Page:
Technology a Tough Competitor at 2018 Olympics

The athletes at the 2018 Olympics demonstrated their strength and precision this year, but they weren’t the only ones putting on a show. Technology flexed its muscles as well in Pyeongyang, South Korea with plenty of digital brawn. From 4K broadcasts, large-scale video walls, drone security, wearable technology and much more, there was a lot to experience that was both visible to the audience and athletes as well as behind the scenes.

 

South Korea is the world’s fifth largest exporter and home to tech giants including LG, Samsung and Hyundai—all of whom demonstrated their technological prowess to the world at the Olympics this year. Hyundai’s self-driving buses transported incoming spectators, reporters, and celebrities to and from the airport. Samsung provided VR experiences including snowboarding, skeleton, skiing and even a space mission to the moon. LG’s robot, the LG HOM-BOT could be found offering gate information in the airport, translating foreign languages, serving drinks, and even cleaning floors as they went with their vacuuming capability.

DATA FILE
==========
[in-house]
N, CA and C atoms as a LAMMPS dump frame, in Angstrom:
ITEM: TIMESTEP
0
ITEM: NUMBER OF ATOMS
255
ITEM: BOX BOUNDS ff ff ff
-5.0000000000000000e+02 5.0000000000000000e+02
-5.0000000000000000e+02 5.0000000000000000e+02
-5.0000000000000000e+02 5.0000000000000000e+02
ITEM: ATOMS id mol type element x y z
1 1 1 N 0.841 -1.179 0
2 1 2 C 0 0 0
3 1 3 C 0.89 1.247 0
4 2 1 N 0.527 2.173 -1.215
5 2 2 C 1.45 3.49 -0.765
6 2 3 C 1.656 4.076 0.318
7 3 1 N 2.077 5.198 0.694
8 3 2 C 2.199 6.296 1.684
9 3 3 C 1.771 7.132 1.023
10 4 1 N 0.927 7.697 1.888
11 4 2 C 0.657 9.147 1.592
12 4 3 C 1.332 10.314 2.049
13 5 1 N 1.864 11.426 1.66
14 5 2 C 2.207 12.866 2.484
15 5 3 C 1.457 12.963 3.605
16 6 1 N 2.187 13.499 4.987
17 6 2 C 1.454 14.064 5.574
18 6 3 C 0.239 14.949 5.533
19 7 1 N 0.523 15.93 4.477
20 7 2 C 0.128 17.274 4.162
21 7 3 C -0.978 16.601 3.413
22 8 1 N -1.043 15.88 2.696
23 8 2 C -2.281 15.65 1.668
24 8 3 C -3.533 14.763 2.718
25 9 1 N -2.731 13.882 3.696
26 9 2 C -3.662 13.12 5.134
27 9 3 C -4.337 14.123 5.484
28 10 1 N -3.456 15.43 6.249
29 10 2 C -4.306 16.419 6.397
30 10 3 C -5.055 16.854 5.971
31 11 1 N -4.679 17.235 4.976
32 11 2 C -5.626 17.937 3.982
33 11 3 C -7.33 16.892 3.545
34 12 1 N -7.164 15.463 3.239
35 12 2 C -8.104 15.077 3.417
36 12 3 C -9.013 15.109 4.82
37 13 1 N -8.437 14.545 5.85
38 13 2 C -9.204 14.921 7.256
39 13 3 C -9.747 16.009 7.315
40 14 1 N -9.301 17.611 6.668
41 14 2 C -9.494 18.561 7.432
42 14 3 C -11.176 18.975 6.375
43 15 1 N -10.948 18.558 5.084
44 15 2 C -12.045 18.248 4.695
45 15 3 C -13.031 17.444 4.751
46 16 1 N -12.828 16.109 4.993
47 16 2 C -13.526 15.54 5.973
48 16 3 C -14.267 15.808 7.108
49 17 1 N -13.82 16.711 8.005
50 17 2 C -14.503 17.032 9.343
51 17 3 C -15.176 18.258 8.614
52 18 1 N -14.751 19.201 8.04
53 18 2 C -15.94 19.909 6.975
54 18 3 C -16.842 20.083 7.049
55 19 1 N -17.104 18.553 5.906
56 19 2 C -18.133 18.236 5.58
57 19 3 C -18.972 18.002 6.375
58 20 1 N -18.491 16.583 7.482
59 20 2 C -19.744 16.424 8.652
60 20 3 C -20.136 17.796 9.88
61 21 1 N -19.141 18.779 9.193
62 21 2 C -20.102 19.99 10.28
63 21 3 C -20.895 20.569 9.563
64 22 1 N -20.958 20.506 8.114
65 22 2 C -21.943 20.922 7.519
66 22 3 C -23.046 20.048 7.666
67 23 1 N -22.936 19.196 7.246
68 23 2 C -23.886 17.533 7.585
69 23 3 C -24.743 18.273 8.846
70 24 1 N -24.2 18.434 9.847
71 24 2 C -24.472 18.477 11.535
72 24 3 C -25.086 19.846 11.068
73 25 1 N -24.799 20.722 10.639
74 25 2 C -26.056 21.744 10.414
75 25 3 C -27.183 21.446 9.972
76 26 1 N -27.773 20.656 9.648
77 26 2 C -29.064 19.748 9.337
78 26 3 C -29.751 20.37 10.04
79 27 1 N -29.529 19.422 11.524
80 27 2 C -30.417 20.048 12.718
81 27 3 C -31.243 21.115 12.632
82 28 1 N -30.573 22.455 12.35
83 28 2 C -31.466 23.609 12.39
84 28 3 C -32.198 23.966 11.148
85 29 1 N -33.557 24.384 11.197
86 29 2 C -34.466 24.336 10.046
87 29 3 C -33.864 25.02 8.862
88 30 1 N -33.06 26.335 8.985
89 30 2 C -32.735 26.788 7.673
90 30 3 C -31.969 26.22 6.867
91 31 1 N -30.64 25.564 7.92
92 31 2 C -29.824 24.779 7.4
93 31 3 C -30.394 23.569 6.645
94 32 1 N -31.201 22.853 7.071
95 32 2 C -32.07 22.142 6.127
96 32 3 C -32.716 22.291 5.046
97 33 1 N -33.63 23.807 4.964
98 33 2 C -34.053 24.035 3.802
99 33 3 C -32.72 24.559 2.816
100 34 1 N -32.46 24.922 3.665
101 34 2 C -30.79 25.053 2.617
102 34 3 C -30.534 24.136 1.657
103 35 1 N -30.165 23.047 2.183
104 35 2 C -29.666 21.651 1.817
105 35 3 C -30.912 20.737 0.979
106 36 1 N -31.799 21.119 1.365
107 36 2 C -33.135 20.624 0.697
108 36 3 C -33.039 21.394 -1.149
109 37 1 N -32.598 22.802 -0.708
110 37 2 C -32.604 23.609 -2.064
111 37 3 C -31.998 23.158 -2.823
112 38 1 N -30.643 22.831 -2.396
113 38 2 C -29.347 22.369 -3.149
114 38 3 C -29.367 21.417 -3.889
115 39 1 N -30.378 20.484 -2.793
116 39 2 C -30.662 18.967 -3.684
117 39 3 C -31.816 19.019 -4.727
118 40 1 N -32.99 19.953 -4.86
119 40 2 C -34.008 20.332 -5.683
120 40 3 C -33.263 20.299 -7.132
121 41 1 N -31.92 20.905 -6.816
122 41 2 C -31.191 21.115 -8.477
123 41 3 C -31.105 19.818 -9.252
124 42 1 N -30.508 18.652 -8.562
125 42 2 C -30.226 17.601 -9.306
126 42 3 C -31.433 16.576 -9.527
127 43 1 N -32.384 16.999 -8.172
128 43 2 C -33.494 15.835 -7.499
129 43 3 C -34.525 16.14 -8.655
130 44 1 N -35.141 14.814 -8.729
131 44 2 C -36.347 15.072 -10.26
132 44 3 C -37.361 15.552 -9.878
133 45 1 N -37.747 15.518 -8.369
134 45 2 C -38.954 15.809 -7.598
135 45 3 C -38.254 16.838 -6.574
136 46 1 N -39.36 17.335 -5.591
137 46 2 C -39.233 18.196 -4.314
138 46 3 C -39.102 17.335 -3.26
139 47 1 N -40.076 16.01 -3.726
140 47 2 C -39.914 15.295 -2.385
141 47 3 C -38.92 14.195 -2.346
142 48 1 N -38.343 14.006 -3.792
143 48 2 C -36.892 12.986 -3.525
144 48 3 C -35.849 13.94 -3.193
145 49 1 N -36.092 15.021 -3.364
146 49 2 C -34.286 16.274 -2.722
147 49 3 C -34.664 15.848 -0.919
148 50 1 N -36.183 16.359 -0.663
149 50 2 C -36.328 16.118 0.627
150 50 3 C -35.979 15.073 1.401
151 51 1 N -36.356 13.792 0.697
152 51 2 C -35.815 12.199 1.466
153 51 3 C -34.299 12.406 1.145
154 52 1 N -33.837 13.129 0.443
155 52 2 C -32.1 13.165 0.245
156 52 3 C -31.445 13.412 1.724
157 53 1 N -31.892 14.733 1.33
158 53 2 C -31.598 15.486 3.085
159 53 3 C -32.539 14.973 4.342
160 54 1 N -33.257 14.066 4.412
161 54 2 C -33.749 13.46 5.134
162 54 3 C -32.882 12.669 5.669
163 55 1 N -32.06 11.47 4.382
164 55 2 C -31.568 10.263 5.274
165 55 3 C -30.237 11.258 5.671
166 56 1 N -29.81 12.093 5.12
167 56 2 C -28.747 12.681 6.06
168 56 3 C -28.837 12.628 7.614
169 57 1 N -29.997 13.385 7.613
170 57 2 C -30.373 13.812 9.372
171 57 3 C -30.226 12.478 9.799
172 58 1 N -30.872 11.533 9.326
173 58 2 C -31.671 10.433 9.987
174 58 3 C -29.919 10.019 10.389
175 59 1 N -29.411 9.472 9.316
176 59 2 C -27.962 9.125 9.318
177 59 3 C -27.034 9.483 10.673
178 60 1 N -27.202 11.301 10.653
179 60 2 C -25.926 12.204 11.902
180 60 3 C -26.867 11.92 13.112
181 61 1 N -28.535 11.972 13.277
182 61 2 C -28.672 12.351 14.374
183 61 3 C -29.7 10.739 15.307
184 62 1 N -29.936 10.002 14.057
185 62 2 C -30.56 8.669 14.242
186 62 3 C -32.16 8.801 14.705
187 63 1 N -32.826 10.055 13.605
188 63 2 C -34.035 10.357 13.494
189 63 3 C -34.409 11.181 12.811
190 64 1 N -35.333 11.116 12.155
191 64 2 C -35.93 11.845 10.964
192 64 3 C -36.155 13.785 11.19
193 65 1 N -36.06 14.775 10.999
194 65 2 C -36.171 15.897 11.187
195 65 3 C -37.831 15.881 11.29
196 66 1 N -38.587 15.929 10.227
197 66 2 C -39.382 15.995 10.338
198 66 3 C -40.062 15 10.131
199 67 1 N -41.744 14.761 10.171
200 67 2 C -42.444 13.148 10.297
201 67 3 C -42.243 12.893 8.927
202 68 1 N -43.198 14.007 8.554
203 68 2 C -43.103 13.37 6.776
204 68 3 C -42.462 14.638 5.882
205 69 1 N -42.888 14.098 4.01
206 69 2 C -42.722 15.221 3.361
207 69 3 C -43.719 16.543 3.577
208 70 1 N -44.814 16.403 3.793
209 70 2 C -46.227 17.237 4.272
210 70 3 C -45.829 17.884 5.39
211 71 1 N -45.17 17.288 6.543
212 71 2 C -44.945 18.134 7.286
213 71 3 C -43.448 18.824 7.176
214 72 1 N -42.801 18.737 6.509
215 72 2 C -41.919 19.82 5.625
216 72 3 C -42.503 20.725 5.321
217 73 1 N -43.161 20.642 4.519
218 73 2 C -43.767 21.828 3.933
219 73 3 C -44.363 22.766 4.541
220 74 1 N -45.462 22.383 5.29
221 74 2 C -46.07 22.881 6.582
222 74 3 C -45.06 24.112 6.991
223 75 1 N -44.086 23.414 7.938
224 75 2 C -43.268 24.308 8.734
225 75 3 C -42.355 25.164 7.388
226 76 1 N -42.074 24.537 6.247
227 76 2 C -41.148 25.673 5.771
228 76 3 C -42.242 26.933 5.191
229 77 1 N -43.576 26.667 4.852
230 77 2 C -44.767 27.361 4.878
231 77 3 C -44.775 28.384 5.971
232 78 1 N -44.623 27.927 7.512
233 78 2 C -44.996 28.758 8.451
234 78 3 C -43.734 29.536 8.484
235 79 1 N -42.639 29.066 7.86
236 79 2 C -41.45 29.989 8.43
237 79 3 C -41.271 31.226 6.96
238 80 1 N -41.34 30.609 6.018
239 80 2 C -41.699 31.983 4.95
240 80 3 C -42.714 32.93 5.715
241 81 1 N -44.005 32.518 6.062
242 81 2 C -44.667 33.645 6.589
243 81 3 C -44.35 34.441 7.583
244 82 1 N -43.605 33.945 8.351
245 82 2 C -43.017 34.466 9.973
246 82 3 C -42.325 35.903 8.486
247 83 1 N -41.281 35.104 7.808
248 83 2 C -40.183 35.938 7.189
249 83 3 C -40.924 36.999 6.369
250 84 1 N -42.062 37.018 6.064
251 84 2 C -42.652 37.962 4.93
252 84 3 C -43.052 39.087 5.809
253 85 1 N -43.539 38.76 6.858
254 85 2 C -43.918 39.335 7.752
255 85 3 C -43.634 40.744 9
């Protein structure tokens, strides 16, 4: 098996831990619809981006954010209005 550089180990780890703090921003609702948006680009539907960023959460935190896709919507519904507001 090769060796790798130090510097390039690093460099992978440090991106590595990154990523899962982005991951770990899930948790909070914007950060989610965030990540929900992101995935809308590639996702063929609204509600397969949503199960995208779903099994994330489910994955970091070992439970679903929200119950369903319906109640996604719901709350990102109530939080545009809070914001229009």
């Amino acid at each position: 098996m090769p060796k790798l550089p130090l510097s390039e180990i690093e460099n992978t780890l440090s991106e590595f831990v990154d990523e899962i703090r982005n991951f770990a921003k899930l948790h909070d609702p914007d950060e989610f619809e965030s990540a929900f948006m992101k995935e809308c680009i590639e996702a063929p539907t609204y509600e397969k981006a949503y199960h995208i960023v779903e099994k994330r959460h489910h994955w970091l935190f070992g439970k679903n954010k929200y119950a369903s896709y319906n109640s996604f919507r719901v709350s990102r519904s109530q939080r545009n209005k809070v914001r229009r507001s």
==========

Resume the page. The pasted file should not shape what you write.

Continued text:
Broadcasters aired events in Ultra-High Definition (UHD), 4K and Virtual Reality (VR). Intel’s True View multiview cameras captured 50 hours of real-time 360-degree VR footage of 30 sports including the opening and closing ceremonies, Alpine skiing, snowboarding and figure skating. Leyard provided multiple fine-pitch LED video walls for NBC’s Olympic coverage on its broadcast sets in South Korea.

 

Security was tight and high tech solutions were used to monitor areas in and around the Olympics. Drones were utilized to inspect activity on the ground with HD and thermal imaging cameras while drones with radar networks kept an eye on the sky.